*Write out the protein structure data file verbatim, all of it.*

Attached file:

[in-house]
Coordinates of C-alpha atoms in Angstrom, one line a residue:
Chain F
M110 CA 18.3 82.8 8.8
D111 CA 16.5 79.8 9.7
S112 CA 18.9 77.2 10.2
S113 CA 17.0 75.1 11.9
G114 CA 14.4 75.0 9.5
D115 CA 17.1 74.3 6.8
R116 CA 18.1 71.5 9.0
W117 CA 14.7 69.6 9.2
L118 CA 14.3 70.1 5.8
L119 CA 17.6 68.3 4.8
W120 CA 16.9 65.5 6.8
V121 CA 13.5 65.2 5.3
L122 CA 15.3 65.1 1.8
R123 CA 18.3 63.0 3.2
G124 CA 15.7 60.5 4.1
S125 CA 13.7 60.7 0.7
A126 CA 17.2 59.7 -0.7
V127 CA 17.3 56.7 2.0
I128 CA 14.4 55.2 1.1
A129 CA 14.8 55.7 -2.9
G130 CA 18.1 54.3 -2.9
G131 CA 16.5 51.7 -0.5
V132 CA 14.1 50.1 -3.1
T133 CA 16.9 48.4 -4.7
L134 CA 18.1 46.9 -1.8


[in-house]
Coordinates of C-alpha atoms in Angstrom, one line a residue:
Chain F
M110 CA 18.3 82.8 8.8
D111 CA 16.5 79.8 9.7
S112 CA 18.9 77.2 10.2
S113 CA 17.0 75.1 11.9
G114 CA 14.4 75.0 9.5
D115 CA 17.1 74.3 6.8
R116 CA 18.1 71.5 9.0
W117 CA 14.7 69.6 9.2
L118 CA 14.3 70.1 5.8
L119 CA 17.6 68.3 4.8
W120 CA 16.9 65.5 6.8
V121 CA 13.5 65.2 5.3
L122 CA 15.3 65.1 1.8
R123 CA 18.3 63.0 3.2
G124 CA 15.7 60.5 4.1
S125 CA 13.7 60.7 0.7
A126 CA 17.2 59.7 -0.7
V127 CA 17.3 56.7 2.0
I128 CA 14.4 55.2 1.1
A129 CA 14.8 55.7 -2.9
G130 CA 18.1 54.3 -2.9
G131 CA 16.5 51.7 -0.5
V132 CA 14.1 50.1 -3.1
T133 CA 16.9 48.4 -4.7
L134 CA 18.1 46.9 -1.8